According to a report released today in the journal Emerging Infectious Diseases, over a five-month period starting in late 2013, more than two dozen children in a Florida preschool were diagnosed with pertussis (also known as whooping cough). In addition, two members of the staff and 11 family members or other contacts of children there also met criteria for diagnosis.
Nearly all the children in the preschool had been completely vaccinated against the illness.
To say that I am unenthusiastic about reporting this outbreak would be something of an understatement. I am an unambiguous proponent of comprehensive vaccination for all children, except those with a medical condition that precludes it. However, responsible medical providers and public health officials have a duty to accurately inform people when something goes wrong. (Hint: if there really were a massive Big Pharma conspiracy to poison kids with shots, we’d probably make more of an effort to cover this sort of thing up.)
The investigation into the outbreak began in December of 2013, when a 1-month-old infant tested positive for the disease. It was determined that an older sibling (who had been vaccinated) and the infant’s mother both had had symptoms consistent with the illness prior to the baby’s diagnosis. Following a query from the county’s Department of Health, the preschool began a surveillance program and reported any new cases of an illness involving a cough.
A total of 26 students at the school were eventually identified as having pertussis. Of the more than 100 children in the preschool, only five had not been fully vaccinated. The two classrooms that had the highest attack rate (AR) from the disease were populated with 3-year-olds; one had an AR of nearly 50 percent as well as an infectious staff member.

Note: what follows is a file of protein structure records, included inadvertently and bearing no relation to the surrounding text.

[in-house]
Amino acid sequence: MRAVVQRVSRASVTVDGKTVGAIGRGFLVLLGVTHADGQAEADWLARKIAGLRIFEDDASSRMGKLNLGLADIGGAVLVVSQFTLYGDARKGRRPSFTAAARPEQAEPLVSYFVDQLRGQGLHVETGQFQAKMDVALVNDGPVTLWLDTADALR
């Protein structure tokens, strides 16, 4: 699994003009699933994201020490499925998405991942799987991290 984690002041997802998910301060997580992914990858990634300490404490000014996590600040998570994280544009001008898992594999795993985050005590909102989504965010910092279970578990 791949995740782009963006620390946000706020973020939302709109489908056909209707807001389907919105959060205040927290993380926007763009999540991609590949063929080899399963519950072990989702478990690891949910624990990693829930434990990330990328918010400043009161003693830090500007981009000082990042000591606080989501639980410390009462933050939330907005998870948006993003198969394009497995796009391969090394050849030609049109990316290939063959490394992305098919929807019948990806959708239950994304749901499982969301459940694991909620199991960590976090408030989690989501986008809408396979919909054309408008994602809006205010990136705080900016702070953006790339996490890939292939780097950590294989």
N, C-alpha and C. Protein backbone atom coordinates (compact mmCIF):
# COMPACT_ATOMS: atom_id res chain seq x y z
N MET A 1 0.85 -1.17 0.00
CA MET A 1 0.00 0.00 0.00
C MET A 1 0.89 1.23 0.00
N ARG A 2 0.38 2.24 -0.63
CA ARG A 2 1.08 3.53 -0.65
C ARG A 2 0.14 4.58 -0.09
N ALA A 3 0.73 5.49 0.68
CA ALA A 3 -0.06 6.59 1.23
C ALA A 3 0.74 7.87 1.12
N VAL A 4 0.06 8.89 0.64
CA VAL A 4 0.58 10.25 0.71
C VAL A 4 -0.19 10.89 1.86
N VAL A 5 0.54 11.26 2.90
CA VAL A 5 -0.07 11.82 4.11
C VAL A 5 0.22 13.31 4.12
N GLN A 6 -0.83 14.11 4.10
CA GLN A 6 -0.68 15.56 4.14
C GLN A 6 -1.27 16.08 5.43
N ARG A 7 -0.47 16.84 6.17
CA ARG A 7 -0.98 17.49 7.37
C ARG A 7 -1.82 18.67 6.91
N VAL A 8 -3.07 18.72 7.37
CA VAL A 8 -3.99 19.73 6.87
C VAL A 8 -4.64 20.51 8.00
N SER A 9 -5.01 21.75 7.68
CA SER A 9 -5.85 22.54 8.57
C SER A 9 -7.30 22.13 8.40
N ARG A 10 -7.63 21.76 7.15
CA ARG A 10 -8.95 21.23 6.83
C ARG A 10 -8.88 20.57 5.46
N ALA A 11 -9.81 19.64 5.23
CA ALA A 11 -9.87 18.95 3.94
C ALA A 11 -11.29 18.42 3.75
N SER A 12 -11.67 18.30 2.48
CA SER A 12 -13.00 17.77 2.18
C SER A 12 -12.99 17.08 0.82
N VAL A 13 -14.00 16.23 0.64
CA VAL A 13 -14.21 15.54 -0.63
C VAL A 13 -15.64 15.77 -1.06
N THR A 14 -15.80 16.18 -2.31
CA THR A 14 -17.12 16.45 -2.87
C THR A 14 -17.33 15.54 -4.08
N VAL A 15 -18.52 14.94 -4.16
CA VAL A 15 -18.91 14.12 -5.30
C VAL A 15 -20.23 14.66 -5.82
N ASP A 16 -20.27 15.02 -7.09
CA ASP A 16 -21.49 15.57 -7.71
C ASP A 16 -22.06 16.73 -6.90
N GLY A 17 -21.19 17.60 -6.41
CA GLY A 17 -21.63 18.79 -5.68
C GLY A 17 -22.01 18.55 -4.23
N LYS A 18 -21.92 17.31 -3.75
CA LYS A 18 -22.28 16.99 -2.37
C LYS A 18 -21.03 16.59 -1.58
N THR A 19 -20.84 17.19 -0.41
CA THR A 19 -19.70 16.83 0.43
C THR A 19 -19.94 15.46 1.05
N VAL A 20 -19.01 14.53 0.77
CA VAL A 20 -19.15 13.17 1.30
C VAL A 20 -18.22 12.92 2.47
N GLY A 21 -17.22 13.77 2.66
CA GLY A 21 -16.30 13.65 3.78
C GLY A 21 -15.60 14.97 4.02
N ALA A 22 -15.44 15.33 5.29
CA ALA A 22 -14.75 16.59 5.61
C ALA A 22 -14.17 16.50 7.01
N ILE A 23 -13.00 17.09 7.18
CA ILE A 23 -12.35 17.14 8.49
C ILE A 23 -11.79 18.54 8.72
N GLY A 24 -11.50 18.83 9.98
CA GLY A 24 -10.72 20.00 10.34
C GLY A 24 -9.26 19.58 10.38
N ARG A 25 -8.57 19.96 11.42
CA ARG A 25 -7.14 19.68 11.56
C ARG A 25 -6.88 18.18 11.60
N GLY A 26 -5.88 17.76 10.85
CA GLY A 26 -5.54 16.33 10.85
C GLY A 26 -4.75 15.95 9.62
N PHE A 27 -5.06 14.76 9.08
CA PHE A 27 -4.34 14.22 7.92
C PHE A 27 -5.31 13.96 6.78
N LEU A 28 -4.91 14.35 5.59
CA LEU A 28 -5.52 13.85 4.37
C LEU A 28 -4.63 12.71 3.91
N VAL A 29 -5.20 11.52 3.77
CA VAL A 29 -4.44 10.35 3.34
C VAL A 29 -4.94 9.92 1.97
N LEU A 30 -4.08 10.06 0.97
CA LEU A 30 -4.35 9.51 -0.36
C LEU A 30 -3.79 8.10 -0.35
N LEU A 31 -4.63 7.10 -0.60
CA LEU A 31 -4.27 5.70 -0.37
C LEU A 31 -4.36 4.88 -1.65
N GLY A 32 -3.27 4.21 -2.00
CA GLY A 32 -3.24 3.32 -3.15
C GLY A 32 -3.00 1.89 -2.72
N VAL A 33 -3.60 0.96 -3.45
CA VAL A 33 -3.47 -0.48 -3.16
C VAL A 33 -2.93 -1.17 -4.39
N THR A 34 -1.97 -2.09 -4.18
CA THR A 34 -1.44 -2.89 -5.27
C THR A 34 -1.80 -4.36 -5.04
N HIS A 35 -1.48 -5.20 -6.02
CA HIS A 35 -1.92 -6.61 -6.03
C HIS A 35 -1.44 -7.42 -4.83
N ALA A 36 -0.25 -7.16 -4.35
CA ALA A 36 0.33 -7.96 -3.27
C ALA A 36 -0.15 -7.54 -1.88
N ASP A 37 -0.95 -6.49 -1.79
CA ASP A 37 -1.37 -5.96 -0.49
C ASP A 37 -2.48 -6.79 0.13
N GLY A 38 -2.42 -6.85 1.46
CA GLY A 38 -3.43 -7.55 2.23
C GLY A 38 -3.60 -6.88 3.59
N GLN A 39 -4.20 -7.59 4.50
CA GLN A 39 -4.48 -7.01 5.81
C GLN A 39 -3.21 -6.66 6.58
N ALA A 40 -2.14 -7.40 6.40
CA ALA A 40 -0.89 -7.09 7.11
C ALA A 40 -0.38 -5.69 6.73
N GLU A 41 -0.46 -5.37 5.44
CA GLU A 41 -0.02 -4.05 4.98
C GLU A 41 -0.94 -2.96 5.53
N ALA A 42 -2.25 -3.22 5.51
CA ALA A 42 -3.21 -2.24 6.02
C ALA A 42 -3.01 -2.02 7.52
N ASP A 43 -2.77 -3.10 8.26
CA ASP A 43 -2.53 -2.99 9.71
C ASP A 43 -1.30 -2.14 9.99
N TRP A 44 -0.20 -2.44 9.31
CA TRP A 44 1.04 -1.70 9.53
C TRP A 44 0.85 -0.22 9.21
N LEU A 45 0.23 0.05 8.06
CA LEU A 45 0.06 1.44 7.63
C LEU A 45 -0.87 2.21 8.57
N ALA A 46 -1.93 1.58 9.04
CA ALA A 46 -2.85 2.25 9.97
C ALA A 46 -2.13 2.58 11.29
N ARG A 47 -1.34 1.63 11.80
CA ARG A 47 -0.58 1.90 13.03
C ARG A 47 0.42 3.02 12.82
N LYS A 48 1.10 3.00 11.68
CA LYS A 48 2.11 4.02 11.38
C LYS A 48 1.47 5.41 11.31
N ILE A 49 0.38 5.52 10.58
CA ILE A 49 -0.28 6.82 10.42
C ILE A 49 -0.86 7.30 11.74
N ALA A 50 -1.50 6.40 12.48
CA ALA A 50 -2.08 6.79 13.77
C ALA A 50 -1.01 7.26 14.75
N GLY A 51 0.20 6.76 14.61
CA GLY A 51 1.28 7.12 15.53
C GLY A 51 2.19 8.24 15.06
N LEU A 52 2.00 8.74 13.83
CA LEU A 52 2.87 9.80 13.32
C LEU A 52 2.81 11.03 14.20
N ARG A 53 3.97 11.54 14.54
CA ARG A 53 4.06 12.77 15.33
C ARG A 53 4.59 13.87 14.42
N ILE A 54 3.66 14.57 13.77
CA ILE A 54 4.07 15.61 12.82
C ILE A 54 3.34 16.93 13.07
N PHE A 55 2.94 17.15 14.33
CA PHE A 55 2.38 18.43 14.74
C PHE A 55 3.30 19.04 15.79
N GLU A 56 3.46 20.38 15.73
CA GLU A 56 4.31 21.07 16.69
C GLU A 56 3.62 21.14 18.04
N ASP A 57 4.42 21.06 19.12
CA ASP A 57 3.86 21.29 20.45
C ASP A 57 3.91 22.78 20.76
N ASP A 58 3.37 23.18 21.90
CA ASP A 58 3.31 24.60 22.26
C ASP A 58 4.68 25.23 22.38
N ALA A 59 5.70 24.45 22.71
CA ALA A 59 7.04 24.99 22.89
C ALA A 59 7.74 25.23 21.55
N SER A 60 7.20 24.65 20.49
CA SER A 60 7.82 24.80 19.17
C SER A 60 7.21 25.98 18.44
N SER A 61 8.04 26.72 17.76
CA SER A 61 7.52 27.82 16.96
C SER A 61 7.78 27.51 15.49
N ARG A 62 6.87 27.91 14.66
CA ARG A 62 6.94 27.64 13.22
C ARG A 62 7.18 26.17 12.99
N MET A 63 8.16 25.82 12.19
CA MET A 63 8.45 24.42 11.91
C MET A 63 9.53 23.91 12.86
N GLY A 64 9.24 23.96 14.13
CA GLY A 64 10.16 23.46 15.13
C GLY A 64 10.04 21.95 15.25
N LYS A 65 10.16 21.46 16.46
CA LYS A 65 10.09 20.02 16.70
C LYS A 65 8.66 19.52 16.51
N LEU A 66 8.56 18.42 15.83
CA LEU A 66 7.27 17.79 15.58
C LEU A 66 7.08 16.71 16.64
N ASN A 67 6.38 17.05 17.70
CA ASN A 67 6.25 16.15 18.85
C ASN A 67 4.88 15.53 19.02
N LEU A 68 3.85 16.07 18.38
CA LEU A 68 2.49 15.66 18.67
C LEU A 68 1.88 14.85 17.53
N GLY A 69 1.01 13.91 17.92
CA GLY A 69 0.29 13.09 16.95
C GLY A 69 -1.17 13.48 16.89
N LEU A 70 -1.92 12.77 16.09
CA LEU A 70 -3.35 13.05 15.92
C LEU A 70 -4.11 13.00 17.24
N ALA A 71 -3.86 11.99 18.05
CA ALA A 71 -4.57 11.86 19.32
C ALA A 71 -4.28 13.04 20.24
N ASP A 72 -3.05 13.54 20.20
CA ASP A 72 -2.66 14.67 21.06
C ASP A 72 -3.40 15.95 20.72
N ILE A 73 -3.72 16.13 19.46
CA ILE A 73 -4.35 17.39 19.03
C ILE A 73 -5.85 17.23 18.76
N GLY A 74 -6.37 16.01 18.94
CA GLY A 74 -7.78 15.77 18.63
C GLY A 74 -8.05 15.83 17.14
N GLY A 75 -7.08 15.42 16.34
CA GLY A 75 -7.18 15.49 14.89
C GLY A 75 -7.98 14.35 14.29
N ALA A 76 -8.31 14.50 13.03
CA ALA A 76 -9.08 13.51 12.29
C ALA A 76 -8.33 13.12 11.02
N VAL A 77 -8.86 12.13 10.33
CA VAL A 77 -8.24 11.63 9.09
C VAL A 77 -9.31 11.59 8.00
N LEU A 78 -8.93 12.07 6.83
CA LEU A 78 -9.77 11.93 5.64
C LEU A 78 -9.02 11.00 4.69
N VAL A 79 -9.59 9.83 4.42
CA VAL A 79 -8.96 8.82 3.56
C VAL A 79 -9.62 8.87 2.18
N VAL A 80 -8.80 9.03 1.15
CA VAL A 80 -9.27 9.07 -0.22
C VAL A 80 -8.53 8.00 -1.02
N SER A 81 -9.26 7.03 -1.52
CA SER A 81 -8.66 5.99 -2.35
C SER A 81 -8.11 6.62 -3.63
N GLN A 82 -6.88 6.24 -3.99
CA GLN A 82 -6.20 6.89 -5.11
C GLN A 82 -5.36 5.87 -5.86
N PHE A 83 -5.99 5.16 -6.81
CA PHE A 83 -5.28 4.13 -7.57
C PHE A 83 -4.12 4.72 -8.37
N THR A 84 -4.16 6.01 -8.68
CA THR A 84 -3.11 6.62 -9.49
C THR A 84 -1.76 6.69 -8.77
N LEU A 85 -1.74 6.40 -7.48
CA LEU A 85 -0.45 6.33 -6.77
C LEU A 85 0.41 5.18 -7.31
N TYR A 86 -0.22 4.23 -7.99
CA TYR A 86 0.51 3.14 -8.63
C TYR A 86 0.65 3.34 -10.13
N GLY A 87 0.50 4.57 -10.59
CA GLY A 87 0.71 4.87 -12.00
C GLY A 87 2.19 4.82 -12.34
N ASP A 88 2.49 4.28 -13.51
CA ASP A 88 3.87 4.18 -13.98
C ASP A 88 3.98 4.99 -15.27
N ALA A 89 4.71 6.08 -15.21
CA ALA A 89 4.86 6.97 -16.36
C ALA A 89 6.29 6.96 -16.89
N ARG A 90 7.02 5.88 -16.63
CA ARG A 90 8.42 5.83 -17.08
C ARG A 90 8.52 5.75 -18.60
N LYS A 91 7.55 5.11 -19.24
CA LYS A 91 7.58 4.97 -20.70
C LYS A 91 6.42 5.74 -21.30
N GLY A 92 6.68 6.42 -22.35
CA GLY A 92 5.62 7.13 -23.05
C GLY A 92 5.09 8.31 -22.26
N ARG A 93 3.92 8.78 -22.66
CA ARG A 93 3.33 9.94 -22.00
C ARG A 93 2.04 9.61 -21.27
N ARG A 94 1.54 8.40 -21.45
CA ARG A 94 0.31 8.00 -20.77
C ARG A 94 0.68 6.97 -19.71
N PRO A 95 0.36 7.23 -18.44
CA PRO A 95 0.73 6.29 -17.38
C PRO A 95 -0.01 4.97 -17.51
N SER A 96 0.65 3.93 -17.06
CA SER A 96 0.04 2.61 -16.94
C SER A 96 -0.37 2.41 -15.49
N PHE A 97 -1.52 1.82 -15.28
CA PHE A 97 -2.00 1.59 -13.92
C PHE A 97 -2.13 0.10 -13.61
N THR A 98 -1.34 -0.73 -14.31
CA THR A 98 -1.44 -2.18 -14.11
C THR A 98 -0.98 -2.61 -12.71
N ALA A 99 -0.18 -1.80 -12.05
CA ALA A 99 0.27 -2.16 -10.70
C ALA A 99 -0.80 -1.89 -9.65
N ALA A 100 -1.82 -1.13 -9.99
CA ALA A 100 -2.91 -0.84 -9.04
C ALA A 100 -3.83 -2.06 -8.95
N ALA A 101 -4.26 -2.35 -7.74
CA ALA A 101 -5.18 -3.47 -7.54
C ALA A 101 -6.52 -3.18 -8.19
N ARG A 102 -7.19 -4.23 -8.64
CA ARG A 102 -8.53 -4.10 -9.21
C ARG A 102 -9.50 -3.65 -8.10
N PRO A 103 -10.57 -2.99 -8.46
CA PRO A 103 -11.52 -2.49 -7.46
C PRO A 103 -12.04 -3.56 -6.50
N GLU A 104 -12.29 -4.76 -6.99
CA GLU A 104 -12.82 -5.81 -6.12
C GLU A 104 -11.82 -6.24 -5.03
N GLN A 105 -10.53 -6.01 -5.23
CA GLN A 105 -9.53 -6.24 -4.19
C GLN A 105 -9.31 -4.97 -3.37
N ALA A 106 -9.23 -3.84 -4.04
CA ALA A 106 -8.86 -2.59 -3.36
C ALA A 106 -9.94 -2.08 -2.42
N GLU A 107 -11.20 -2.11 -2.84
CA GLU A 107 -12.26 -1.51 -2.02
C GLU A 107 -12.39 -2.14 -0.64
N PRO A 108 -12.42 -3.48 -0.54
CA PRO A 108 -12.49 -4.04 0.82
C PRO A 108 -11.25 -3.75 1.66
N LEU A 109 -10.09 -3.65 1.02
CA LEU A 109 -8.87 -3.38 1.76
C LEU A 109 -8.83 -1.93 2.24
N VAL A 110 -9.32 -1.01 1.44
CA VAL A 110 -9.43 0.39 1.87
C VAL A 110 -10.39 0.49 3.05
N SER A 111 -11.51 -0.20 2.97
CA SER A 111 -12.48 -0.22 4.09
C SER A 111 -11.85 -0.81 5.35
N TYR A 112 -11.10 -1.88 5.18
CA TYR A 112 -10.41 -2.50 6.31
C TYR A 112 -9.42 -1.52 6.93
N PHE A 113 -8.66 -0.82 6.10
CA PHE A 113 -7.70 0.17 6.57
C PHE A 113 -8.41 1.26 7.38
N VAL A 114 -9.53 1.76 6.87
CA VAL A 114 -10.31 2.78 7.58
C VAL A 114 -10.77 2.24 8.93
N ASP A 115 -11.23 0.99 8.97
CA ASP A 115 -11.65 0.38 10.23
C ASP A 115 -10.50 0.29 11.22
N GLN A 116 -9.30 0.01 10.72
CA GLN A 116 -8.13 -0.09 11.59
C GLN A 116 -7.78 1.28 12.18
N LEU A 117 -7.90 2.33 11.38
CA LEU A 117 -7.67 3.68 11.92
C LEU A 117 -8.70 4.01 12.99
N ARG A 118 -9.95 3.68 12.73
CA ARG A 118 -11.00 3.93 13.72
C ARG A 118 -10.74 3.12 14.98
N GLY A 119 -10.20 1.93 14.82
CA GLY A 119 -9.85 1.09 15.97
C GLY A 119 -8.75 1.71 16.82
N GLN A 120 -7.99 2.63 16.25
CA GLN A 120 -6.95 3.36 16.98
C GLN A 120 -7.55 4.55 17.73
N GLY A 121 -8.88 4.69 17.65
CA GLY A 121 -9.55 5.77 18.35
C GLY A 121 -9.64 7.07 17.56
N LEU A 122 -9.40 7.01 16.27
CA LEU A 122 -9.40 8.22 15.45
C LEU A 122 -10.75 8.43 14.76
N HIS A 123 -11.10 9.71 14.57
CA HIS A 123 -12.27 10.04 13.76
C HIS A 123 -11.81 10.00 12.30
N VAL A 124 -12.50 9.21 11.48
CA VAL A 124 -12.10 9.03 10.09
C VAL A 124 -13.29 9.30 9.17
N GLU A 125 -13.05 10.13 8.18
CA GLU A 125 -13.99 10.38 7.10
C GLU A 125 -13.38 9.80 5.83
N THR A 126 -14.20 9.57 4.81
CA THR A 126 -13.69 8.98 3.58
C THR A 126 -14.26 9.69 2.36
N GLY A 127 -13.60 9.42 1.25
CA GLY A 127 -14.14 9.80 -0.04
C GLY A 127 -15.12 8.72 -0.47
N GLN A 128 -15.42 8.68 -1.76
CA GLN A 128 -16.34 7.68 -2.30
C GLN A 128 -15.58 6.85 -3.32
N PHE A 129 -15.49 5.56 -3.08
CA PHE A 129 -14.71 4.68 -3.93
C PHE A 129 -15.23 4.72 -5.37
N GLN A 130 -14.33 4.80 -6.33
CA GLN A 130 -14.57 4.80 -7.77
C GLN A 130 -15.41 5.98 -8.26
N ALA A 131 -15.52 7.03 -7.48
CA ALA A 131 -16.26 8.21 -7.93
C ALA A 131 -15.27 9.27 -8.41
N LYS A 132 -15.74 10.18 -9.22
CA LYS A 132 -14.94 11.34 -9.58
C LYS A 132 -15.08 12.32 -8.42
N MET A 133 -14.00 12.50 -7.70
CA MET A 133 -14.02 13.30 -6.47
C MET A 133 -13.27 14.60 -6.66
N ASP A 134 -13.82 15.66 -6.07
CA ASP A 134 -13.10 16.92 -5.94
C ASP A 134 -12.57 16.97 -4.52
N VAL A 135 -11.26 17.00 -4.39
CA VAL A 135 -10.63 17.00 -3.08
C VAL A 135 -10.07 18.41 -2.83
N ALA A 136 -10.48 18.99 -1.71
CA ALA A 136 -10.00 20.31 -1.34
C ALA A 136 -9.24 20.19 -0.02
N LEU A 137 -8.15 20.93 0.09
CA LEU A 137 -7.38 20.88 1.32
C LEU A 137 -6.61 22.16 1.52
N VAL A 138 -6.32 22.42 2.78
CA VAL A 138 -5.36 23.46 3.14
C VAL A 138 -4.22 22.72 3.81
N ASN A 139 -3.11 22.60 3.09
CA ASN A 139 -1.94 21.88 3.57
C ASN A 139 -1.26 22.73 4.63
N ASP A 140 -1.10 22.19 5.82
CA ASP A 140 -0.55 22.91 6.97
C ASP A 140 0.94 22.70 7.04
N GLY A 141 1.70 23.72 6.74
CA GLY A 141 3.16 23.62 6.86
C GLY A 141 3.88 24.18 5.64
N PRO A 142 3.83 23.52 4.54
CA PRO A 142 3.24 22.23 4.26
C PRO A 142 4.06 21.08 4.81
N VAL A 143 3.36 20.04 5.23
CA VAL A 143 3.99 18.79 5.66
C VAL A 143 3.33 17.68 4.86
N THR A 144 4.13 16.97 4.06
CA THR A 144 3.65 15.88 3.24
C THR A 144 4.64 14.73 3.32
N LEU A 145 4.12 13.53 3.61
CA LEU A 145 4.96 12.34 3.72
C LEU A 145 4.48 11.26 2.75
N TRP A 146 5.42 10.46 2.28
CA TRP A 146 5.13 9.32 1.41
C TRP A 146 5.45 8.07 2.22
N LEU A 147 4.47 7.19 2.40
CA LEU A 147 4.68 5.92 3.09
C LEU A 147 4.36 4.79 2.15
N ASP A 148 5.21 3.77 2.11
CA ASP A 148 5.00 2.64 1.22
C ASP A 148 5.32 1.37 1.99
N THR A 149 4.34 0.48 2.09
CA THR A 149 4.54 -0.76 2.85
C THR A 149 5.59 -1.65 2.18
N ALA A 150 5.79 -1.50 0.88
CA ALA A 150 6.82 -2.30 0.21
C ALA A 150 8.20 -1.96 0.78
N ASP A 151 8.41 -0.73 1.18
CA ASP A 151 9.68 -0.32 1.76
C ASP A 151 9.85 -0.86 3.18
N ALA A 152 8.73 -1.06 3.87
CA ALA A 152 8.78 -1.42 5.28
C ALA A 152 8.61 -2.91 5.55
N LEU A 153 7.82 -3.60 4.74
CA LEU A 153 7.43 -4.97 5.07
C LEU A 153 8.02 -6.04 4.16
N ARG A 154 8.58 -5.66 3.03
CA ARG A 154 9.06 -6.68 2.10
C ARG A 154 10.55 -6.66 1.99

For advocates of vaccination, it would be comforting if we could pin this outbreak on improper storage or administration of the pertussis vaccine. That seems unlikely, however. The report notes that affected children had received their immunizations from various providers in the community, and there was no increased incidence of disease within the county as a whole. It seems the vaccine simply was not as effective as it should have been.
This may stem from a change in the kind of vaccination used to protect against whooping cough, made decades ago. Earlier versions of the DTP vaccine (which also protects quite well against diphtheria and tetanus) were produced using broken-down whole cells of pertussis bacteria. While effective, safety concerns about rare but serious reactions to the whole-cell vaccine began to emerge. This led the development and licensure in the early 1990s of the DTaP vaccine currently in use, an “acellular” version that does not contain the older component and causes less of a reaction (PDF).
Unfortunately, it may not confer as much protection, either. This is due, at least in part, to there being only five immunity-triggering elements to the vaccine, instead of the thousands found in the whole pertussis cell.
“DTaP has long been known to have waning immunity,” explained Dr. Saul Hymes, a pediatric infectious disease specialist at Stony Brook University Hospital, in response to my questions about the new report. “But what this usually means is that, other than those who are unvaccinated, the vaccinated children who would be at greatest risk are those ages 7-10 or teenagers. These are the age ranges with the greatest gap between vaccines; this outbreak is very strange in that nearly all the cases were in infants and children who were appropriately vaccinated for age.”